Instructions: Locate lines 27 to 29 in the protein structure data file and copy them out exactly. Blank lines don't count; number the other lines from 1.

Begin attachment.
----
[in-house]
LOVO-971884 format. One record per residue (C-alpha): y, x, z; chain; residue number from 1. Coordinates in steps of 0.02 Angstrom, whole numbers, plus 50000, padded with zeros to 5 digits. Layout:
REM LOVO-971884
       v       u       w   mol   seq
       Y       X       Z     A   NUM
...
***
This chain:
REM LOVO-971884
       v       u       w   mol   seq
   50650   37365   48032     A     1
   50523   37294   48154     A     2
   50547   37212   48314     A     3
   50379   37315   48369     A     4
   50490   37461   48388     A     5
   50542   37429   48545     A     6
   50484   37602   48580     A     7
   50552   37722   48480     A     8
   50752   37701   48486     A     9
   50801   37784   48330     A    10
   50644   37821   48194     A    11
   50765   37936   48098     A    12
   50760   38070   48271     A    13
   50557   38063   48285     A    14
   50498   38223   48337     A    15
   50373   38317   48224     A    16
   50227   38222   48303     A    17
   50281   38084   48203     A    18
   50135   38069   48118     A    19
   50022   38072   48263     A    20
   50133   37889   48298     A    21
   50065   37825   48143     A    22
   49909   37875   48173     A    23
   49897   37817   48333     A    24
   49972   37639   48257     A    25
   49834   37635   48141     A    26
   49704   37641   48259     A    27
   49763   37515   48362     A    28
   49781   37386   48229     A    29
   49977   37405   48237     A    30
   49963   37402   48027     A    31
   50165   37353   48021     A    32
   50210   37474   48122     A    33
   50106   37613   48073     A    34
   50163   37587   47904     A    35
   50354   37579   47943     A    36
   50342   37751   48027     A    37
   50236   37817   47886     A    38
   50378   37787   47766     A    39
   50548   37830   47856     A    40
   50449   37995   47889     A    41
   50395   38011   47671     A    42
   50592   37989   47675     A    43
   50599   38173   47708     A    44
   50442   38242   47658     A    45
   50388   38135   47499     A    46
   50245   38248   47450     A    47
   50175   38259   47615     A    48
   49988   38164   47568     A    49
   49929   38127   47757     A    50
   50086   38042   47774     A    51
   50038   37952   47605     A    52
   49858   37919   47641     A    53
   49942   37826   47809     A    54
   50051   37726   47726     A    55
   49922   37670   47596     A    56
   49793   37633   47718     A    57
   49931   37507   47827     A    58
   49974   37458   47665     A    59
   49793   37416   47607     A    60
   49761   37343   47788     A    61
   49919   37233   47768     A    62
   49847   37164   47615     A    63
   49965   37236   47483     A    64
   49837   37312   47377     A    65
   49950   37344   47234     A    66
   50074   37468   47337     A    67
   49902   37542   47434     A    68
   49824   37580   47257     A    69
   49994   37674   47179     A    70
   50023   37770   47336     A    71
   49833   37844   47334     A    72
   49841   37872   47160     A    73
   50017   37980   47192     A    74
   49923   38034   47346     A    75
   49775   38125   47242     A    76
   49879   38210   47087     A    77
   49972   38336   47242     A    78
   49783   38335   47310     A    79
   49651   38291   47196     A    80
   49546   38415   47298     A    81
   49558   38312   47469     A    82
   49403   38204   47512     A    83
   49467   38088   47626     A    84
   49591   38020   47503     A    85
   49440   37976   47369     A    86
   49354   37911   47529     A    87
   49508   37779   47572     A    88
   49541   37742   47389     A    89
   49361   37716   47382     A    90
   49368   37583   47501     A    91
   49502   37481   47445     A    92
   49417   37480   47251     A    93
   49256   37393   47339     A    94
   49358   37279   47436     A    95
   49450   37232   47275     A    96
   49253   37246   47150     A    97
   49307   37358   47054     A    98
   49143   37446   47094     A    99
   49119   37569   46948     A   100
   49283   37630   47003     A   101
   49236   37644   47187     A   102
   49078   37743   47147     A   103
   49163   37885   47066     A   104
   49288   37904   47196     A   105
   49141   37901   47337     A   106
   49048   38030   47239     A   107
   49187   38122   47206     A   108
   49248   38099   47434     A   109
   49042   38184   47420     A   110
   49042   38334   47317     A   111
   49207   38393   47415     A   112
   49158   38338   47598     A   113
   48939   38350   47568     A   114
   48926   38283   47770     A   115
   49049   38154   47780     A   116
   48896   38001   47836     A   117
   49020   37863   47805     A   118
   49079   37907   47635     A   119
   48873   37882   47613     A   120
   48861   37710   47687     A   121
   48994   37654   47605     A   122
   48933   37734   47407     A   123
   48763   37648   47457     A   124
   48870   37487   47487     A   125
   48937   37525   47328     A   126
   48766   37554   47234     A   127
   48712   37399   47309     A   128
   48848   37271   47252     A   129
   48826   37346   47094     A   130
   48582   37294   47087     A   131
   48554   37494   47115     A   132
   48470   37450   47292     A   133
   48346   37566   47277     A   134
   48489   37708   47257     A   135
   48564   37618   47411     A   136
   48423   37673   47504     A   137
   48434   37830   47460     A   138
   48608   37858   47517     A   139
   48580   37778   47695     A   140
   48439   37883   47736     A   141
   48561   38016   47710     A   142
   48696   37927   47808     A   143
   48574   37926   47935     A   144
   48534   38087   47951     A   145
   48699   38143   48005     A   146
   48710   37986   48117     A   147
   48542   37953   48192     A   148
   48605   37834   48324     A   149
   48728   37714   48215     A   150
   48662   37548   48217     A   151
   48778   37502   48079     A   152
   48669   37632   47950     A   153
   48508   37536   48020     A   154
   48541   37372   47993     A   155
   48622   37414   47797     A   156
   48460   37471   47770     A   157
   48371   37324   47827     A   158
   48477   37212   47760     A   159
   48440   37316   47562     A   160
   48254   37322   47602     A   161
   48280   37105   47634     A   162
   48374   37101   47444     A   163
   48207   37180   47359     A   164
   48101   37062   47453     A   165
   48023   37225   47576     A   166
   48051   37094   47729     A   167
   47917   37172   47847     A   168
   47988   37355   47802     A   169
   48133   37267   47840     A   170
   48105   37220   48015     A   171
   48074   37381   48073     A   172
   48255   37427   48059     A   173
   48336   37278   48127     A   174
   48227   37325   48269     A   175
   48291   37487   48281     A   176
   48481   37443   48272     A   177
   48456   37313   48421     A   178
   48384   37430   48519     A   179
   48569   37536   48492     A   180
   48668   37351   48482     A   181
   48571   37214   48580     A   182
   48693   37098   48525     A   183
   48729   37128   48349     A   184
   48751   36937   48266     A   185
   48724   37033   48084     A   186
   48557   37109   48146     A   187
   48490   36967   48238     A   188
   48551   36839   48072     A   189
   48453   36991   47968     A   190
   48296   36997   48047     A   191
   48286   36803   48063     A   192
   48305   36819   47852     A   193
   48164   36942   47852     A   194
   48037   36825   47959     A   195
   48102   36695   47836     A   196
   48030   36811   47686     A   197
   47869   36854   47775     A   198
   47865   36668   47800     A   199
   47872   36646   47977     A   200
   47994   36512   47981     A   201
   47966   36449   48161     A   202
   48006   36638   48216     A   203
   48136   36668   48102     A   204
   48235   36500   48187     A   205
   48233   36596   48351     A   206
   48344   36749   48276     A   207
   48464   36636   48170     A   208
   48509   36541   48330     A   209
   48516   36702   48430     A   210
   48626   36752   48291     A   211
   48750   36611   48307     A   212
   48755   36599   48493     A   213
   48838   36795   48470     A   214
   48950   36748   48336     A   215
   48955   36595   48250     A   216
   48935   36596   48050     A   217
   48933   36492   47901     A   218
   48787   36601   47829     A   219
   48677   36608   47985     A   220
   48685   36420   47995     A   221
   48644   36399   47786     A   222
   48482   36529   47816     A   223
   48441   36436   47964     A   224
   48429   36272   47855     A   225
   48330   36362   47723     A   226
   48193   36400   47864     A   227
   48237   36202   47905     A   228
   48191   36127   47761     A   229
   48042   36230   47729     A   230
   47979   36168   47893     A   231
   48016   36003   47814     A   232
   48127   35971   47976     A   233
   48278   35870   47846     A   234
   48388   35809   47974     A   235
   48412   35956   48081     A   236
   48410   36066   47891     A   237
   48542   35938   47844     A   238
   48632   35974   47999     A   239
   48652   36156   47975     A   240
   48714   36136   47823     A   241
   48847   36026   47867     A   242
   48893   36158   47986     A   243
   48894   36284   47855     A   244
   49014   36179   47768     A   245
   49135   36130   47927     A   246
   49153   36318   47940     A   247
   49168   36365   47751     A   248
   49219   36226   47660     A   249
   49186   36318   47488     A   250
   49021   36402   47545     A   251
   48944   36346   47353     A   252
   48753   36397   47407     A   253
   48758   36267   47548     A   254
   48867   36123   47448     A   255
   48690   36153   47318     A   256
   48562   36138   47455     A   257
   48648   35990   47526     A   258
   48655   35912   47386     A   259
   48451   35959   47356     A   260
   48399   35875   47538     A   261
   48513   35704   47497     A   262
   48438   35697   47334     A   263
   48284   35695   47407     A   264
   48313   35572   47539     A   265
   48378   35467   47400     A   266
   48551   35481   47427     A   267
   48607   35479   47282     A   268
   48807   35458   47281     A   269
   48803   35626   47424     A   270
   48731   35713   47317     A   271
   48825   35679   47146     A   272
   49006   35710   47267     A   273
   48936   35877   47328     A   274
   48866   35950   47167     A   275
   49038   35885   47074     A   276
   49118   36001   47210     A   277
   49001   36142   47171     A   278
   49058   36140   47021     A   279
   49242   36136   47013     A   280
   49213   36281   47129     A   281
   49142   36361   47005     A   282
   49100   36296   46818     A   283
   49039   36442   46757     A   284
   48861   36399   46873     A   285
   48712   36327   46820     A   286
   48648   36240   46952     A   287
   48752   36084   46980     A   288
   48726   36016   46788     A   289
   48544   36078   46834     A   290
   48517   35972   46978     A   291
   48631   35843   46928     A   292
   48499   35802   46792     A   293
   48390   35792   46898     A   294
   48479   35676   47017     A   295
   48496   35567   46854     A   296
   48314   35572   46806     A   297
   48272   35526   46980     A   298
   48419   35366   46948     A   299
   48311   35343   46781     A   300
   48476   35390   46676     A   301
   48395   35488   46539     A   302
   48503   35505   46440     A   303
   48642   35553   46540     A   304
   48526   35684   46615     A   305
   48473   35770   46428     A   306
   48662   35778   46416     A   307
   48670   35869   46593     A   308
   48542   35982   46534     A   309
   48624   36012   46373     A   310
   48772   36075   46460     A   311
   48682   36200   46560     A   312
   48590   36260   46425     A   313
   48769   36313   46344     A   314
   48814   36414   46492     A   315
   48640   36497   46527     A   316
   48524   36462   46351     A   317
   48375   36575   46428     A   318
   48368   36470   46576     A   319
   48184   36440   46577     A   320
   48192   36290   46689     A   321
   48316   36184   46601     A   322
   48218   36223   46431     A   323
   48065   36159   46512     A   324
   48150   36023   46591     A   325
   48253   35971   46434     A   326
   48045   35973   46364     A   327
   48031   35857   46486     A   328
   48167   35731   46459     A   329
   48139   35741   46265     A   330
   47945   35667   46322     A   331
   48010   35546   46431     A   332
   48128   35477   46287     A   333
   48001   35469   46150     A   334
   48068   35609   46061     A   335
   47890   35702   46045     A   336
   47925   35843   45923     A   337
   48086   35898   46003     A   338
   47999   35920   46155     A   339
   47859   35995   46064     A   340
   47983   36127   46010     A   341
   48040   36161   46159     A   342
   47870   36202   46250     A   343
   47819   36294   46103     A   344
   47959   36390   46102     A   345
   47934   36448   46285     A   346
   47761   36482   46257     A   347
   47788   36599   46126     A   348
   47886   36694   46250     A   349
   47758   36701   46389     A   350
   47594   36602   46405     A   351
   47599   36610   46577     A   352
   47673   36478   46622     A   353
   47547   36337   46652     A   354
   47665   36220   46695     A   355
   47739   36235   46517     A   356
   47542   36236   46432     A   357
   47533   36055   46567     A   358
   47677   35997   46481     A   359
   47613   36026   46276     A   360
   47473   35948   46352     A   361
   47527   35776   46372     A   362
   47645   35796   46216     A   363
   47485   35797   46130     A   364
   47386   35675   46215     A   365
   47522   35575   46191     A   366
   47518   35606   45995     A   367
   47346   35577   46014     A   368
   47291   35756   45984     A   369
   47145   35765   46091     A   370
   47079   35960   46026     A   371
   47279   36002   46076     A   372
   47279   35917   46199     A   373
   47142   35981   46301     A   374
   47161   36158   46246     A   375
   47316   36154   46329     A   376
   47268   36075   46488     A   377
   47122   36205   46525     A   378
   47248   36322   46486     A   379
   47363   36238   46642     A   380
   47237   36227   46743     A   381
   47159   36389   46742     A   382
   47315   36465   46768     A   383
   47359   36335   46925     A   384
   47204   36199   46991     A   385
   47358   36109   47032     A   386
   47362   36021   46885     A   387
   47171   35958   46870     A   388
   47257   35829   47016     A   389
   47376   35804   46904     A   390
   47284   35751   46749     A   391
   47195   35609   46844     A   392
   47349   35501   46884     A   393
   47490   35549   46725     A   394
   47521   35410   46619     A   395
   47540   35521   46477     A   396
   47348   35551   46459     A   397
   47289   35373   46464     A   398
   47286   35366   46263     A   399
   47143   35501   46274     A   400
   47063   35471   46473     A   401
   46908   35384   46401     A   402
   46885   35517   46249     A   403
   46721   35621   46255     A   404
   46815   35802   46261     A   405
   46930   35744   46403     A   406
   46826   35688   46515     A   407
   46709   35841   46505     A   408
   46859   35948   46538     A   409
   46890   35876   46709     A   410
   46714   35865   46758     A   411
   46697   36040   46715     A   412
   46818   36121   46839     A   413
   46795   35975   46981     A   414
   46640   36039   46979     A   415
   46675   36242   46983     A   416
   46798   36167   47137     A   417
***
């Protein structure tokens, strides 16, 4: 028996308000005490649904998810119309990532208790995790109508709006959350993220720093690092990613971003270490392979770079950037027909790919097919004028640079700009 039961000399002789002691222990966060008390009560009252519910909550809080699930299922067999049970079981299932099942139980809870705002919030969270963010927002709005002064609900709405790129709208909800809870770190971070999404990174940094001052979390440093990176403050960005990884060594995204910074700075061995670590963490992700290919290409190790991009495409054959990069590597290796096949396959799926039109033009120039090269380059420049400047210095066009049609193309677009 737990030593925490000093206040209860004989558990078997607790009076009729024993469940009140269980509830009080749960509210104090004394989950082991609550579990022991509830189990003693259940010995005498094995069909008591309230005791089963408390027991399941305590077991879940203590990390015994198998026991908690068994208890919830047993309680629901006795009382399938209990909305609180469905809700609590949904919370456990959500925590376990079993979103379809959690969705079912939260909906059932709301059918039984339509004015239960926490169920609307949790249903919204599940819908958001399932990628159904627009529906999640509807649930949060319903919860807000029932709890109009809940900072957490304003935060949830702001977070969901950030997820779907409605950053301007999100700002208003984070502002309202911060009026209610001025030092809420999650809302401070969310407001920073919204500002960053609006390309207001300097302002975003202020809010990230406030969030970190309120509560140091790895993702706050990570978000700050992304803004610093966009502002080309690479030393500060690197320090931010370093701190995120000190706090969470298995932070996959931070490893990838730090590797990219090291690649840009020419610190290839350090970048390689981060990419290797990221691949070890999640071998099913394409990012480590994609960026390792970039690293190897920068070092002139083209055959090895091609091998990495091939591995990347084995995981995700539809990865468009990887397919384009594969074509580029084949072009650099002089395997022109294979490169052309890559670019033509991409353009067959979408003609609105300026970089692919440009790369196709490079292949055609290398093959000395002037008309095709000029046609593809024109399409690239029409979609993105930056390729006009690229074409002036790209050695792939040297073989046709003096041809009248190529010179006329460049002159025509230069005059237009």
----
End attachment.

   50227   38222   48303     A    17
   50281   38084   48203     A    18
   50135   38069   48118     A    19